Propaganda film

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The term propaganda can be defined as the ability to produce and spread fertile messages that, once sown, will germinate in large human cultures.”[1] However, in the 20th century, a “new” propaganda emerged, which revolved around political organizations and their need to communicate messages that would “sway relevant groups of people in order to accommodate their agendas”.[2] A propaganda film is a film, either a documentary-style production or a fictional screenplay, that is produced to convince the viewer of a certain political point or influence the opinions or behavior of people, often by providing deliberately misleading, propagandistic content.[3]

Contents

History

The earliest known propaganda film was a series of short silent films made during the Spanish American War in 1898 created by Vitagraph Studios. One of the early fictional films to be used for propaganda was The Birth of a Nation, although it was not produced for the purposes of indoctrination. In 1918, Charlie Chaplin made, at his own expense, The Bond, a comedic propaganda film for World War I. In the years following the October Revolution of 1917, the Soviet government sponsored the Russian film industry with the purpose of making propaganda films.

During the First World War a secret film campaign was brought to the United States. In an effort to control public opinion in this important neutral country, German officials set up The American Correspondent Film Company. As a front man for this organization, photographer Albert K. Dawson was attached to the German and Austrian army. Dawson was among the most active and daring film correspondents in the Great War.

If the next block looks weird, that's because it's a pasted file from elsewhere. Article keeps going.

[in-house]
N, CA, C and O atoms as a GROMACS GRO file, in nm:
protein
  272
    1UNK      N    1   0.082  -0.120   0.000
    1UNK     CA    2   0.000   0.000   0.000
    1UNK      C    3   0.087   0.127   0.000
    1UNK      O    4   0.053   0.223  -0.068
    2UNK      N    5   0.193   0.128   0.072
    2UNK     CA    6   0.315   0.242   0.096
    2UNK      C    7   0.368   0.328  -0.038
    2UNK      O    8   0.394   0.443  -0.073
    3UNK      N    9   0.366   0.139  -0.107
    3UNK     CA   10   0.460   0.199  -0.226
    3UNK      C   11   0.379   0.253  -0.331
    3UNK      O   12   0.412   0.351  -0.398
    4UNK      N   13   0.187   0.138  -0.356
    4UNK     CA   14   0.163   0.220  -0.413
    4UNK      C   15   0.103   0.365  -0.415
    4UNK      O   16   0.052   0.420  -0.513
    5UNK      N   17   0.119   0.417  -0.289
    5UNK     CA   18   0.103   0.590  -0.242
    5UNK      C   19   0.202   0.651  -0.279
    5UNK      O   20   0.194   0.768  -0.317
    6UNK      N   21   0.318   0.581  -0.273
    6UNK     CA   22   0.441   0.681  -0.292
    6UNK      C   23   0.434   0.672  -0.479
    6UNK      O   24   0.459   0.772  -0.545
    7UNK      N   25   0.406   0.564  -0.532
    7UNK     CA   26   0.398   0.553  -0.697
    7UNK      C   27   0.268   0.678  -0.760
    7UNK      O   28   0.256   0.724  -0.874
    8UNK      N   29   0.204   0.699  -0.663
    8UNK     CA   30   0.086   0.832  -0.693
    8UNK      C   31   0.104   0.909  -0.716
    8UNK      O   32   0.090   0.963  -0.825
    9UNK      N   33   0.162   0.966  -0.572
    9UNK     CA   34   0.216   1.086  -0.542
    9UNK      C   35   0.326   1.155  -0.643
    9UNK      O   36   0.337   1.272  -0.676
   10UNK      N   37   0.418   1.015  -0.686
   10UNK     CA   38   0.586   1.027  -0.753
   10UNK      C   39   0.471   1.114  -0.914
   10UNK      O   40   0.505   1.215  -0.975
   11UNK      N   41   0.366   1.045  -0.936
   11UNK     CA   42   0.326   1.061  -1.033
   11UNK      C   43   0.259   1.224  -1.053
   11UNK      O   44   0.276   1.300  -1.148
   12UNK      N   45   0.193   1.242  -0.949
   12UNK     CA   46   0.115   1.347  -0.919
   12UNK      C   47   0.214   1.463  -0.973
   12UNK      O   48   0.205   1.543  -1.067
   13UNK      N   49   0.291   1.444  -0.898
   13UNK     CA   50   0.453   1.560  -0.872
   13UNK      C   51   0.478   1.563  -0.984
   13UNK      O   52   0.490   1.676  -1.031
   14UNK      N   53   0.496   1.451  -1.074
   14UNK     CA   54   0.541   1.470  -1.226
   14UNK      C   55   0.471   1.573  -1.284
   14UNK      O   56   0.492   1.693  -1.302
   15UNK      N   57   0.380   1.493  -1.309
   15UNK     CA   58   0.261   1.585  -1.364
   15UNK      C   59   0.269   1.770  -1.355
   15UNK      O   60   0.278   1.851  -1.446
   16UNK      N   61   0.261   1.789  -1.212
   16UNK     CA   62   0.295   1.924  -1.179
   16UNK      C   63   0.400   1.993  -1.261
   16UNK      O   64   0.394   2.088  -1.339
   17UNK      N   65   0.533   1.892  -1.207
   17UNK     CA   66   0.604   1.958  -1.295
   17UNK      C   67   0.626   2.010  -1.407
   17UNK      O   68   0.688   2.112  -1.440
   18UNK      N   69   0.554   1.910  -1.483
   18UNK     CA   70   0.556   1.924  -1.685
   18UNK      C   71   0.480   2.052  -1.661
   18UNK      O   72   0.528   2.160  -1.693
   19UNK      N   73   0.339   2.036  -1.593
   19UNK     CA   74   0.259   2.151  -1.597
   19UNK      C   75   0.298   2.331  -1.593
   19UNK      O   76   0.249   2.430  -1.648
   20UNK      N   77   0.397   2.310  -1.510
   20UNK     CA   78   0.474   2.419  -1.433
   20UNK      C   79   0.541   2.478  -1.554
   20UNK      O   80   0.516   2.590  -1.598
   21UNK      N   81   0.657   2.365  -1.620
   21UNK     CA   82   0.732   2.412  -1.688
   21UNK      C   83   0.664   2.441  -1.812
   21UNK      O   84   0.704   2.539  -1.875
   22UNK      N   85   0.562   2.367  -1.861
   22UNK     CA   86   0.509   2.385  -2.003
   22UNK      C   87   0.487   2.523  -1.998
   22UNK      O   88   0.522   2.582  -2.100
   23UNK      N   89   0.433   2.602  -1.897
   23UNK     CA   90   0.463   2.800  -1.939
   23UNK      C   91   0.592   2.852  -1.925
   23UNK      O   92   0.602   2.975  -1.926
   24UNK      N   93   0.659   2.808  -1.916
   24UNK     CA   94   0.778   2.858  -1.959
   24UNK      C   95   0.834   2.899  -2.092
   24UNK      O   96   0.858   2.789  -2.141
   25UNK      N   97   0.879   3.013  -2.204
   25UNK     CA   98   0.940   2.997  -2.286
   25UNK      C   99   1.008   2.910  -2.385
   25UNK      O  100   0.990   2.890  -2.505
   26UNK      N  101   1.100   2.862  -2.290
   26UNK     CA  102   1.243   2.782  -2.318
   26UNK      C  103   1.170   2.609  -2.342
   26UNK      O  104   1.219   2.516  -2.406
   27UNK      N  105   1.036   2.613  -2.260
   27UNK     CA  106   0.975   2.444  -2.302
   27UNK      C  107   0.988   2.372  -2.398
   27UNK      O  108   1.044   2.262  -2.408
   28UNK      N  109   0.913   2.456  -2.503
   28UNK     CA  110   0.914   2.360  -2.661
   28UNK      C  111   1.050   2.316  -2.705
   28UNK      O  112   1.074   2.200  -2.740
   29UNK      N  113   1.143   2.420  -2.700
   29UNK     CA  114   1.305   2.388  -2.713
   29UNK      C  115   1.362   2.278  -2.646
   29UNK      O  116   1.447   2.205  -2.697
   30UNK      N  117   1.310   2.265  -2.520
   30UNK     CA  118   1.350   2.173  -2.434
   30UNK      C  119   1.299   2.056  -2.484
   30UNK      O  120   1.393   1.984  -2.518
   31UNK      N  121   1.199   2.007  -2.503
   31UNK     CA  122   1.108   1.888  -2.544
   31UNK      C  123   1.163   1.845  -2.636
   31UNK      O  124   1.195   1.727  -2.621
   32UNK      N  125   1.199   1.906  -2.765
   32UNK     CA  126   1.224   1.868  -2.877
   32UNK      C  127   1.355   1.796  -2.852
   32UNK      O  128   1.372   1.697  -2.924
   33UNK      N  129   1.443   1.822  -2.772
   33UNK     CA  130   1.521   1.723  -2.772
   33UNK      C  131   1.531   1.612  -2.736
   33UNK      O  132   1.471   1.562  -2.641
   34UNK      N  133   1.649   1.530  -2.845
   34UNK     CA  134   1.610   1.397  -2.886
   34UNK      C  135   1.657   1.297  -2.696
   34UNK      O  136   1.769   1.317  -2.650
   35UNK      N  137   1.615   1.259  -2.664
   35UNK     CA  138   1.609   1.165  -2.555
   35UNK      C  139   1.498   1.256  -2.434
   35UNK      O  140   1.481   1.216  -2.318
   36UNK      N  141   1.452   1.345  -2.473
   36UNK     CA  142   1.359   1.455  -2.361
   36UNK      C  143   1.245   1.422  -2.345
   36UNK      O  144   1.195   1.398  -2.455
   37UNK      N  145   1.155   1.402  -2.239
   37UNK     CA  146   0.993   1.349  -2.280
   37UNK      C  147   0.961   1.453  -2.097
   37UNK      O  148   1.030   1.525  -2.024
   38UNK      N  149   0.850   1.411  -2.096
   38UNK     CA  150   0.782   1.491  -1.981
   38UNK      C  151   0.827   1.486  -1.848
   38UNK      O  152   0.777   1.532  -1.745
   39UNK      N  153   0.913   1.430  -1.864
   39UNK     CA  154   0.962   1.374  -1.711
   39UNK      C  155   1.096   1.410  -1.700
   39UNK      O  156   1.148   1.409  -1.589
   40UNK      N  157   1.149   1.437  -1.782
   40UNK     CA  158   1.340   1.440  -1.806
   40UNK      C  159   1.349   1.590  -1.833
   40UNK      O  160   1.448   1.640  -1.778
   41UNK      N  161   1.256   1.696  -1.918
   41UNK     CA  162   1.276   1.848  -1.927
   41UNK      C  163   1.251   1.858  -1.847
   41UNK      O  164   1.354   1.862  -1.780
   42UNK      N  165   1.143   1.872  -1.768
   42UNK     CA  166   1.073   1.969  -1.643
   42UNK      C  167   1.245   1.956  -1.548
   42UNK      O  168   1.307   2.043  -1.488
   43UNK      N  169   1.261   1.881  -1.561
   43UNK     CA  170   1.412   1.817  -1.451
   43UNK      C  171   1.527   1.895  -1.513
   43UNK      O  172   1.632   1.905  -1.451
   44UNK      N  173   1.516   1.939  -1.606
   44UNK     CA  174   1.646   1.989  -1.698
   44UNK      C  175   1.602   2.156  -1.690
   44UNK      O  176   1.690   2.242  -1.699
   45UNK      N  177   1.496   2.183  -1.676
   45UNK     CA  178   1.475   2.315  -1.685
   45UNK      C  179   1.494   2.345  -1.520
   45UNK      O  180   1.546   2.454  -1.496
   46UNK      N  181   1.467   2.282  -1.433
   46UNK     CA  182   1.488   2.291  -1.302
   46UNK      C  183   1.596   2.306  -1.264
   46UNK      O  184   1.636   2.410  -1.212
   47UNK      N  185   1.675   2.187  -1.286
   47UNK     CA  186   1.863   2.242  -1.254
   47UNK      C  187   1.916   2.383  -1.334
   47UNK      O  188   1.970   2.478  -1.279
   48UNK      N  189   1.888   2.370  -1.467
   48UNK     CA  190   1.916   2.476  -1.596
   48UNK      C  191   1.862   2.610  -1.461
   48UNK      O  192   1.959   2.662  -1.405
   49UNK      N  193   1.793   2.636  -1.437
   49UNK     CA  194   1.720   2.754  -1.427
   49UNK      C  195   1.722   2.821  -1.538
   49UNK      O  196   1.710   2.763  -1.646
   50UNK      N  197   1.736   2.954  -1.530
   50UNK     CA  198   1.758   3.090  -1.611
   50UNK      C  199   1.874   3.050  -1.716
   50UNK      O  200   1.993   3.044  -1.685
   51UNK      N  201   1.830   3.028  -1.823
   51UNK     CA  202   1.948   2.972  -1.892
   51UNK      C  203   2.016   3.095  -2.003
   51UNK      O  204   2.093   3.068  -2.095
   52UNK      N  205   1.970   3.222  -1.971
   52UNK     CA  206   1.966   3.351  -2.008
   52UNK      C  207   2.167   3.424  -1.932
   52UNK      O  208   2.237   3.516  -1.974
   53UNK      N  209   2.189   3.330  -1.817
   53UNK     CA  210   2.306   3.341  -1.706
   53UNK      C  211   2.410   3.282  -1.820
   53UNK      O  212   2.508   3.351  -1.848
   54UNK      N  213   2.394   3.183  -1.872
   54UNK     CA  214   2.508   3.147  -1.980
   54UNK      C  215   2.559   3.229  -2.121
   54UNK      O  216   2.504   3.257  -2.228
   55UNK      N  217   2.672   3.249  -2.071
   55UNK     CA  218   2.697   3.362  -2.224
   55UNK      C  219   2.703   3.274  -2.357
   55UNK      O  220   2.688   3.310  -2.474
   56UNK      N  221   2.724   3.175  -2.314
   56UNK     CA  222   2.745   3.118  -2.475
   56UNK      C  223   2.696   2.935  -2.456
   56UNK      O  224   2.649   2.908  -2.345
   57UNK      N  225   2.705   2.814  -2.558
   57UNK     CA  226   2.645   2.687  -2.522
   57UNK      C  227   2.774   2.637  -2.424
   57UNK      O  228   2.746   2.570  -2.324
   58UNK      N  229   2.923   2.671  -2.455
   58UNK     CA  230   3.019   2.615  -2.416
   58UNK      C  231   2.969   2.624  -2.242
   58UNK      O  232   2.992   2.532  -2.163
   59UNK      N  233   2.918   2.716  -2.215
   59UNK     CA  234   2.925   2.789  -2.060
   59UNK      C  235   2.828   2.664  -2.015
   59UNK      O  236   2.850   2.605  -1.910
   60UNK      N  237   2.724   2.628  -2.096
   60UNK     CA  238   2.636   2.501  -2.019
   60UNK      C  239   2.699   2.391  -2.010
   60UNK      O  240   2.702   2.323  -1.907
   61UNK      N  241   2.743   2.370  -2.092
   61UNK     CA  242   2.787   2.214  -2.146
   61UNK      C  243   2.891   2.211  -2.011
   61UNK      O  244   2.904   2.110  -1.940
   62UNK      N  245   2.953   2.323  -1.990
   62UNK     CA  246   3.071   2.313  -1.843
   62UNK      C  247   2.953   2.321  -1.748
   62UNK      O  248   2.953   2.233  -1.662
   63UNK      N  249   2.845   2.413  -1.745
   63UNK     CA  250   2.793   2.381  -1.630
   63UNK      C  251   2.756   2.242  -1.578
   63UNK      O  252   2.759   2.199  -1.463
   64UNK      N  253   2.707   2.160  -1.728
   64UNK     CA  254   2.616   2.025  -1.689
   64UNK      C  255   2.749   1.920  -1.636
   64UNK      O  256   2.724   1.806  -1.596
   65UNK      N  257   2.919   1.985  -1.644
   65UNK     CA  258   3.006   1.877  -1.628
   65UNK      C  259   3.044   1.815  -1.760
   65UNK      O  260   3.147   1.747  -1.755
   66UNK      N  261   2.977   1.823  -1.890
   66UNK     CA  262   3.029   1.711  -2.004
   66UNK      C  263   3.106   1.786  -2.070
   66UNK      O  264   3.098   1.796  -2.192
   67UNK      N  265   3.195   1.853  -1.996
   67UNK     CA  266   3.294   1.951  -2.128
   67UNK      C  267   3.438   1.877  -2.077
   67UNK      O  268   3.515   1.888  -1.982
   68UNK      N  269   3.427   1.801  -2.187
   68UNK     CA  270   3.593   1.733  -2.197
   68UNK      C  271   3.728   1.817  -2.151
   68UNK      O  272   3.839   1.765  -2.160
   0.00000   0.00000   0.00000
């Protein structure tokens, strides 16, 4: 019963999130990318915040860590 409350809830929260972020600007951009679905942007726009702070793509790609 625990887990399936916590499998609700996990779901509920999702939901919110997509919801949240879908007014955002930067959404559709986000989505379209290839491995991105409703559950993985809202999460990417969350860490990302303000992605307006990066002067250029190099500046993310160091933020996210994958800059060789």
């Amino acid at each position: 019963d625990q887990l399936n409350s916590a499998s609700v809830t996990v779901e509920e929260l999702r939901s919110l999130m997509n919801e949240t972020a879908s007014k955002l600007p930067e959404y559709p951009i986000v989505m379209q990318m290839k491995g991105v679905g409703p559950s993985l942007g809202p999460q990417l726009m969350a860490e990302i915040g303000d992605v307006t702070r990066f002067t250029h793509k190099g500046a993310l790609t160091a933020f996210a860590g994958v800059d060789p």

The development of Russian cinema in the 1920s by such filmmakers as Dziga Vertov and Sergei Eisenstein saw considerable progress in the use of the motion picture as a propaganda tool, yet it also served to develop the art of moviemaking. Eisenstein's films, in particular The Battleship Potemkin, are seen as masterworks of the cinema, even as they glorify Eisenstein's Communist ideals.

The 1930s and 1940s, which saw the rise of totalitarian states and the Second World War, are arguably the "Golden Age of Propaganda". During this time Leni Riefenstahl, a filmmaker working in Nazi Germany, created what is arguably the greatest propaganda movie of all time: Triumph of the Will, a film commissioned by Hitler to chronicle the 1934 Nazi Party rally in Nuremberg. Despite its controversial subject, the film is still recognized today for its influential revolutionary approaches to using music and cinematography.

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